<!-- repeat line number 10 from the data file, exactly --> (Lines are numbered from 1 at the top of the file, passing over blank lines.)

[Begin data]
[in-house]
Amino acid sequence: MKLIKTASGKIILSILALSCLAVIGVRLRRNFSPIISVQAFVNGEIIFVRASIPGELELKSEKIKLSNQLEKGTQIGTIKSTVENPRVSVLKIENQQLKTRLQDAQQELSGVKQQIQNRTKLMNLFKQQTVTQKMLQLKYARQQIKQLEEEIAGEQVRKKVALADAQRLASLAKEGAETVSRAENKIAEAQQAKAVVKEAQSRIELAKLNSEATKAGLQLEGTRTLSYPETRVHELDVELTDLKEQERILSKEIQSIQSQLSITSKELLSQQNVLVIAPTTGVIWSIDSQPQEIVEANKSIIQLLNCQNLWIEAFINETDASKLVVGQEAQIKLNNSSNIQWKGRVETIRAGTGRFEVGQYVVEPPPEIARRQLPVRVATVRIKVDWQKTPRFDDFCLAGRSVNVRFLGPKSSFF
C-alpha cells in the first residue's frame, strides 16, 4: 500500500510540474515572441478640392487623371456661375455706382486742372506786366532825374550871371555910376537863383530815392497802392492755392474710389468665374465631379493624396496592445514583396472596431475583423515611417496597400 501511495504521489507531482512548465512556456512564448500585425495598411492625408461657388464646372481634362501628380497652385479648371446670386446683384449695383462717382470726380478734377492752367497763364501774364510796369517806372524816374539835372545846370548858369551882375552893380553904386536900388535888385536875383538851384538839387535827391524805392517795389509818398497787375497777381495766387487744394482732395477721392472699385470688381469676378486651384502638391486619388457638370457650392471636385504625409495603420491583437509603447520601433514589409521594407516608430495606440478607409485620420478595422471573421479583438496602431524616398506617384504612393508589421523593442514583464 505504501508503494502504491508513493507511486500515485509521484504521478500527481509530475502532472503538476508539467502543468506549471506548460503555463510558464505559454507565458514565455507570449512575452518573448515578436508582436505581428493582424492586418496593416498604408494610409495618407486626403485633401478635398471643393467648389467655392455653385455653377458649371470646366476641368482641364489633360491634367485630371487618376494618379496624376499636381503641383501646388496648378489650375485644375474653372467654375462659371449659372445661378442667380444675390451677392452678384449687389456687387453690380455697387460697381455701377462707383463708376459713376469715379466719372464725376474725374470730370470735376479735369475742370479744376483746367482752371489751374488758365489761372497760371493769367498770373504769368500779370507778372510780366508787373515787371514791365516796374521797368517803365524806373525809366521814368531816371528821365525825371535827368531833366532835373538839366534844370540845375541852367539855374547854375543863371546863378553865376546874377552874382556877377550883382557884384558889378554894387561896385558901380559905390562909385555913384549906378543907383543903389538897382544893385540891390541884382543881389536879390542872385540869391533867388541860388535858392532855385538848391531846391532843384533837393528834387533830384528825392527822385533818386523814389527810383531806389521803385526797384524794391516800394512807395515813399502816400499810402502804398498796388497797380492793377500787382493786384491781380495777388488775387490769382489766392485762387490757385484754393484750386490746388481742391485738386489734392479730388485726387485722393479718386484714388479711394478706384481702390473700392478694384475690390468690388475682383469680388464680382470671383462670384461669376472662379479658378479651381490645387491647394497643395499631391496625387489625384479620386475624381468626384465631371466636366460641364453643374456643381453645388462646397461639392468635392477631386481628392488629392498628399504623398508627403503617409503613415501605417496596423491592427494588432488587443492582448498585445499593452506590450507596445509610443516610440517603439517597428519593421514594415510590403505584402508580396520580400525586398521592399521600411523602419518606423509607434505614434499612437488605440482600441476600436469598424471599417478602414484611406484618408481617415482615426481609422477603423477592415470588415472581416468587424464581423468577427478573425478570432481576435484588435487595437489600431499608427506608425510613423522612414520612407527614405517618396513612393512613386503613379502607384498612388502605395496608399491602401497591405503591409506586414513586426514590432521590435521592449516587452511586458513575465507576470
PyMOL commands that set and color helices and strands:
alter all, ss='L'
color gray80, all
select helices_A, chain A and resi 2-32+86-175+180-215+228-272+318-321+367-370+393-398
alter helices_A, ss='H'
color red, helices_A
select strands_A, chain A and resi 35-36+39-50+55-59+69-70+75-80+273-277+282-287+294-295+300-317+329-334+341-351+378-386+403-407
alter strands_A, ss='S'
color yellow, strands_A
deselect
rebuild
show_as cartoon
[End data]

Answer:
select strands_A, chain A and resi 35-36+39-50+55-59+69-70+75-80+273-277+282-287+294-295+300-317+329-334+341-351+378-386+403-407